Fourth Estate 1st 1999
8vo. D/w spine v v sl sunned o/w M/F+ 245 gms
(Order reference 14015).
Until 1900 there was only one. In the 1930s Edward, Prince of Wales became the unwitting embodiment of two more, even though he in fact wore neither.
It was not until 1989 that a fourth was finally identified: in more than 150 years of tie wearing, only four ways to tie a tie were generally known.
But fashion's lethargy has been science's opportunity. Two Cambridge physicists, using a model based on atomic motion and a branch of mathematics — knot theory — determined to
unravel the full potential of the twists and turns of the neck tie and to free men's fashion from the tyranny of limited choice. This is the story of how they did it, how they discovered that eighty-five knots could be tied. By expressing aesthetic criteria such as symmetry and balance in mathematical terms, thirteen of the eighty-five knots could be proved to be stylish: the aesthetic knots.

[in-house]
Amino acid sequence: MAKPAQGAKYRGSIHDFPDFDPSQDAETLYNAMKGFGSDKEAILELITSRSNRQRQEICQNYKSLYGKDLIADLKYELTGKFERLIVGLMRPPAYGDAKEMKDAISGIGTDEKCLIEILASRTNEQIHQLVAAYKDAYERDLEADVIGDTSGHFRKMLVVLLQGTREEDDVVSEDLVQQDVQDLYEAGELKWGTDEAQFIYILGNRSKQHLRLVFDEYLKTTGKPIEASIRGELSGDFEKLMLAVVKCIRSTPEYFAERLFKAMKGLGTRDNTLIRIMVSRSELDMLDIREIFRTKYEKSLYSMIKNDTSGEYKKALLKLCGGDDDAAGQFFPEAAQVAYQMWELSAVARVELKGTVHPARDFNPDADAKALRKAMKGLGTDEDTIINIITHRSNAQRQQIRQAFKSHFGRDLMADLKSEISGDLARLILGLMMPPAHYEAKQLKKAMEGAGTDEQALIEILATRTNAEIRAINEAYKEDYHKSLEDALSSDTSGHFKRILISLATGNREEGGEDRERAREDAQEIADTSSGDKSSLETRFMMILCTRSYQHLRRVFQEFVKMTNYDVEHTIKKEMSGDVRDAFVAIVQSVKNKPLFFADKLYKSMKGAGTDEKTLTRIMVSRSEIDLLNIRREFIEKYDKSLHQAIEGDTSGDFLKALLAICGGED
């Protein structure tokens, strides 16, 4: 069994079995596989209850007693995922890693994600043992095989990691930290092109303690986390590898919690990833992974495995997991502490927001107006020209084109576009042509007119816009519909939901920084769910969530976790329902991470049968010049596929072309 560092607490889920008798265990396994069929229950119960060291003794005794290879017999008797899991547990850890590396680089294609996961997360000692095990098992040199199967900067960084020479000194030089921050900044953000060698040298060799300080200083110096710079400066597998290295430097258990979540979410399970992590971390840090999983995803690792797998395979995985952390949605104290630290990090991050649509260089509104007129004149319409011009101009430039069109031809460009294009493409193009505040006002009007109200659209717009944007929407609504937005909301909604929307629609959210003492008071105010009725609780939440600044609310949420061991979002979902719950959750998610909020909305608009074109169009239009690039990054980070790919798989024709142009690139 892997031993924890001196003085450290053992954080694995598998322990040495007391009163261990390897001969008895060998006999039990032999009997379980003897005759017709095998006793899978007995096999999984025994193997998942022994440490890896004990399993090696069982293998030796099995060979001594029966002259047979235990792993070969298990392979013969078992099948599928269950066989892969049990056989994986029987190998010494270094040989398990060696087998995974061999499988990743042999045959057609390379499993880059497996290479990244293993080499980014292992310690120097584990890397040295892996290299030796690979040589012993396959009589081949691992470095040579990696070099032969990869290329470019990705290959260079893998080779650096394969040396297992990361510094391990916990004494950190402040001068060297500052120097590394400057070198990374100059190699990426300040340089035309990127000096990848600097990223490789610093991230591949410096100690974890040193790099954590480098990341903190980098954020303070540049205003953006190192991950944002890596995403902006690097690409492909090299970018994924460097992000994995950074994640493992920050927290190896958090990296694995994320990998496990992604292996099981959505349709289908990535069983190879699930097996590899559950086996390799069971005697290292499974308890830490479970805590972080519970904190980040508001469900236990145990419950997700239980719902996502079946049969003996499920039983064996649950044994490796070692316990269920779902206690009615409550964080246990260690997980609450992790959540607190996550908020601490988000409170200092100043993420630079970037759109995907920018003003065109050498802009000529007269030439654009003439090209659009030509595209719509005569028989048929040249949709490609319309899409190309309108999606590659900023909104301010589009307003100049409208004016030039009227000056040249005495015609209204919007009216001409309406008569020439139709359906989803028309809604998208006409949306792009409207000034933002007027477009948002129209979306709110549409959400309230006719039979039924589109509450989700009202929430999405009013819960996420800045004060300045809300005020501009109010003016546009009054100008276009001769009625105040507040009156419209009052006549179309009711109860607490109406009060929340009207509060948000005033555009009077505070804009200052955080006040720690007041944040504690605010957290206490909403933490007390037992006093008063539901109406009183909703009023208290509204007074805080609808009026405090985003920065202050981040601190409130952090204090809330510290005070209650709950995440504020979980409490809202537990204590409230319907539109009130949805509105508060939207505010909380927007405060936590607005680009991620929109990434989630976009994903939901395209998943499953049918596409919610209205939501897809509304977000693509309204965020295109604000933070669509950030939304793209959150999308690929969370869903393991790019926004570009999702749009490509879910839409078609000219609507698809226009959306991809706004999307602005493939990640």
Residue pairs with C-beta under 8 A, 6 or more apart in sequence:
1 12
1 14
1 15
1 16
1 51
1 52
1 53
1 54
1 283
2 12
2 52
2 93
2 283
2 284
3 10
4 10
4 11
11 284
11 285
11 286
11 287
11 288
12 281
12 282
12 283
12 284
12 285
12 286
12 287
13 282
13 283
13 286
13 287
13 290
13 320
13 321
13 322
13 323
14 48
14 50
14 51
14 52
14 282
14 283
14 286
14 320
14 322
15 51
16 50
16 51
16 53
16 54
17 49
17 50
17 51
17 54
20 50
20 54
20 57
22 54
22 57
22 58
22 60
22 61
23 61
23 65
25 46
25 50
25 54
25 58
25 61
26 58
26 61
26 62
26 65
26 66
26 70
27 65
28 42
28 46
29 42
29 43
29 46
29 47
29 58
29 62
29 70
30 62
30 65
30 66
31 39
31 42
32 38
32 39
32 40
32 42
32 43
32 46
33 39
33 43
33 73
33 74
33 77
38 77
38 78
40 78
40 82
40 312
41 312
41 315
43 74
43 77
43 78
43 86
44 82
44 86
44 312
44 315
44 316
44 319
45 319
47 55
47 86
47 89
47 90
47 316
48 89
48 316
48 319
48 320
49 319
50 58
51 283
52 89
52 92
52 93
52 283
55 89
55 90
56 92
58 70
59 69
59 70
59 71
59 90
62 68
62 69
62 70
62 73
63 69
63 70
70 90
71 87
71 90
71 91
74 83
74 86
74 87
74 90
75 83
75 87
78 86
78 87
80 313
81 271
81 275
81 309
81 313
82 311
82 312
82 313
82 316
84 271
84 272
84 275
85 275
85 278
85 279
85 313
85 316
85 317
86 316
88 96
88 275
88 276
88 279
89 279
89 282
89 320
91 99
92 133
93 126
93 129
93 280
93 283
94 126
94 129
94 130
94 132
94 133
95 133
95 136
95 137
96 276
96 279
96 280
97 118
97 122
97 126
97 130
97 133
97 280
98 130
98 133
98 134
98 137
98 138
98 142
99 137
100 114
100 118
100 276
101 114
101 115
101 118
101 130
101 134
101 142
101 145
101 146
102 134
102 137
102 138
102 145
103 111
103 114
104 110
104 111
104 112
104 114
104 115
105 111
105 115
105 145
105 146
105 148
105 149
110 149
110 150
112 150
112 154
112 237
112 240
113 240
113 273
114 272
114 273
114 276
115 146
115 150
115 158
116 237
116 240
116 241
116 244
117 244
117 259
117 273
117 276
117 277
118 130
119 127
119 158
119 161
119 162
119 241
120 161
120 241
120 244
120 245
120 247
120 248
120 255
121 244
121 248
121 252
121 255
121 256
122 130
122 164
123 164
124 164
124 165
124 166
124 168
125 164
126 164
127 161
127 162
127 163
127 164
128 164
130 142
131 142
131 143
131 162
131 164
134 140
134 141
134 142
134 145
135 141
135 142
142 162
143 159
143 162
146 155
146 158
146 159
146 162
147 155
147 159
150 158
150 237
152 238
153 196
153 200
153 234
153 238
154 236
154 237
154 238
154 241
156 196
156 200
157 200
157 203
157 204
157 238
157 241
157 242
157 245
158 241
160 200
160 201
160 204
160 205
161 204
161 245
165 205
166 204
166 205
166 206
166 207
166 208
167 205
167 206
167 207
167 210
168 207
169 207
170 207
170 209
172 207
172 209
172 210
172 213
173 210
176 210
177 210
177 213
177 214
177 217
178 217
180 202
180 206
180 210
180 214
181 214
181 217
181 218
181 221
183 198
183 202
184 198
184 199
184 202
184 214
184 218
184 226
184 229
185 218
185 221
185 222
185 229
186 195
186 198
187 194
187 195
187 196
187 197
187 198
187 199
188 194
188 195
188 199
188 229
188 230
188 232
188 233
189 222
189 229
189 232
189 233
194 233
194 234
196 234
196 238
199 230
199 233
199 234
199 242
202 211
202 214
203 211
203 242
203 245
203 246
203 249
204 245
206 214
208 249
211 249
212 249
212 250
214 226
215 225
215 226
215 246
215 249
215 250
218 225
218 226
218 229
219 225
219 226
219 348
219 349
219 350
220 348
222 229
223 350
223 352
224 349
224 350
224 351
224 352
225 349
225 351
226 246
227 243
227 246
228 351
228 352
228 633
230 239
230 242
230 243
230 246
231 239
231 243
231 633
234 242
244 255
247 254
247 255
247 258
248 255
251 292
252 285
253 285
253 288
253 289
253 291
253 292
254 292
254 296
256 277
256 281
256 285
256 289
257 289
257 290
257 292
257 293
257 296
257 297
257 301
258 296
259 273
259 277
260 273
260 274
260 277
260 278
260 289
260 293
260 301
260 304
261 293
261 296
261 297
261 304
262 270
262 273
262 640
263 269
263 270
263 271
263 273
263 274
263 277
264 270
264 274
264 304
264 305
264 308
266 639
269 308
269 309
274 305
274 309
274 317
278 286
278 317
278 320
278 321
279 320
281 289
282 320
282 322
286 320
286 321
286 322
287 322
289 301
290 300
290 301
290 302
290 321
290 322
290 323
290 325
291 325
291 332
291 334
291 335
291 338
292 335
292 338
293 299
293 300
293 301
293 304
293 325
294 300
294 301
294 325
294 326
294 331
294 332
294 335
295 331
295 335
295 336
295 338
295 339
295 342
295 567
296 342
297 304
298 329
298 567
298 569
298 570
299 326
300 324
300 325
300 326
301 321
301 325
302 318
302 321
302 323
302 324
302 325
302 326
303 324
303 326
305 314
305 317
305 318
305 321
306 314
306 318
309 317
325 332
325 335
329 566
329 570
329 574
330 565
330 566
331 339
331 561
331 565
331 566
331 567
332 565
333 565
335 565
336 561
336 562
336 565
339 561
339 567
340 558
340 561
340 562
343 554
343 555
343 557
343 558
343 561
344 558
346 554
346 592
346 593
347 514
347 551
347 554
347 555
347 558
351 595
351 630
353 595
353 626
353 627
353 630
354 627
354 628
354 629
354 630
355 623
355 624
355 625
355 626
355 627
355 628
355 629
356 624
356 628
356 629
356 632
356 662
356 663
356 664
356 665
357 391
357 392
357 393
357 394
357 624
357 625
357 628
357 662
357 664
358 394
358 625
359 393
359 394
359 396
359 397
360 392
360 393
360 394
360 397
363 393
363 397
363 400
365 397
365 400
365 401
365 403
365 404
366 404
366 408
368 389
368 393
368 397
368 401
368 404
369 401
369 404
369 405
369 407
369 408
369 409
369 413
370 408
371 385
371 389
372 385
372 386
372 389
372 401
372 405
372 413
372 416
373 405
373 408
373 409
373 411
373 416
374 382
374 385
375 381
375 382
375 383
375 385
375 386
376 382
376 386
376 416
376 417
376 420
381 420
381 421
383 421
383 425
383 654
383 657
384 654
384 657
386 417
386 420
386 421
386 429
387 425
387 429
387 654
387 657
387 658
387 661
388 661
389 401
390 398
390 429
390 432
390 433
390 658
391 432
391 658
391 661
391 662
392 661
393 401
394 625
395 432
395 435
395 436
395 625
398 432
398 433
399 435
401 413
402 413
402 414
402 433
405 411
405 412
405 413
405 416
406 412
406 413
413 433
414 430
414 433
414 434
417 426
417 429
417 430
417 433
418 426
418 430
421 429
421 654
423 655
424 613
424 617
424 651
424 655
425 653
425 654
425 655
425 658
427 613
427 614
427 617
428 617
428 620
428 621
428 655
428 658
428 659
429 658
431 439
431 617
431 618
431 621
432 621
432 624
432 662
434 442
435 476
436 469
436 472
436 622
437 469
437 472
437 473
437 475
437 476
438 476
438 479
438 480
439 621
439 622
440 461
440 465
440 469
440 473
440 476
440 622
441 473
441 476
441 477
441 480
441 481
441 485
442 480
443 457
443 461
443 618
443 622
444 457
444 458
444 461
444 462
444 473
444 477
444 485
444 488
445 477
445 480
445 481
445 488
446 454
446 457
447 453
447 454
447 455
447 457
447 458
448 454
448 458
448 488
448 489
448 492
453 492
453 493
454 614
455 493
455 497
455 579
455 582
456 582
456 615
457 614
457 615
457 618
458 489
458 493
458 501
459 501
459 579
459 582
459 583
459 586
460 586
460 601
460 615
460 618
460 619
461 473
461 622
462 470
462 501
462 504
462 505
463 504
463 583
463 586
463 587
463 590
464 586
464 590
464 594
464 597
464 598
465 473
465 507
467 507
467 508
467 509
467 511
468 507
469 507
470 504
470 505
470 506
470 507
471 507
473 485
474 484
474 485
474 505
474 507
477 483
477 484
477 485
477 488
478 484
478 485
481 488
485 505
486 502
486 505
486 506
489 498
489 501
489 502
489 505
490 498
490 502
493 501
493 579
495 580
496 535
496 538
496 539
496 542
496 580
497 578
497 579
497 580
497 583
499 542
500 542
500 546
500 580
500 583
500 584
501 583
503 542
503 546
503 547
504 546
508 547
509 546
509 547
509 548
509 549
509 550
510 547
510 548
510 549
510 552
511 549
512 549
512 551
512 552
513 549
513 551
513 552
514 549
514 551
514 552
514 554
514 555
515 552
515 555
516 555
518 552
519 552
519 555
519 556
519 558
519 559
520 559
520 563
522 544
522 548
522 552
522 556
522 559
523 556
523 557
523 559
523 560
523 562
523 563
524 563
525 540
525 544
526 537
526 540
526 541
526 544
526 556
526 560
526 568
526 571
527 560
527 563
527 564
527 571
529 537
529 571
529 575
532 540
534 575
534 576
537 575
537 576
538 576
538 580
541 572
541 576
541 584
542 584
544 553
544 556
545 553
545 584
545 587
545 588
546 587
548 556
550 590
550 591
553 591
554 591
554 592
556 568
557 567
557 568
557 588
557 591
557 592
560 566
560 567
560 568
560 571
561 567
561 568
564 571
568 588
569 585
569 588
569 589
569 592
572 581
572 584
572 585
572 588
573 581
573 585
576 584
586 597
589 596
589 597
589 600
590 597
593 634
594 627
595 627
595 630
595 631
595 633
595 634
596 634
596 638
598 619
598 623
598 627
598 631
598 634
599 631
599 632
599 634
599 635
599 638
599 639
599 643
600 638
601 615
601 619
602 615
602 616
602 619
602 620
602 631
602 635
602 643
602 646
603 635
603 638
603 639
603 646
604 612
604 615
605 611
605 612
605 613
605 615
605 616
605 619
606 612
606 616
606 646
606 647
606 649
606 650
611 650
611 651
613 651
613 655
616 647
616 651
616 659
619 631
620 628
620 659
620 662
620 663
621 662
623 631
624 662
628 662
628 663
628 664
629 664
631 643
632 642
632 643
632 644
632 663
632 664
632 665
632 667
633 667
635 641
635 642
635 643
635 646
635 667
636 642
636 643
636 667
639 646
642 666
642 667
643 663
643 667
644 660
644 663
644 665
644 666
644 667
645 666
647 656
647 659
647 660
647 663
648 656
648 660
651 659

They are all presented here, with diagrams and photographs, and accompanied by a history of tie tying. For the first time it is possible to choose between a Plattsburgh and an Oriental, a St. Andrews and a Nicky — as well as the already-known Windsor, half-Windsor and the ubiquitous four-in-hand. Style and science have never before combined so effortlessly to fashion the opportunities for the tie knot.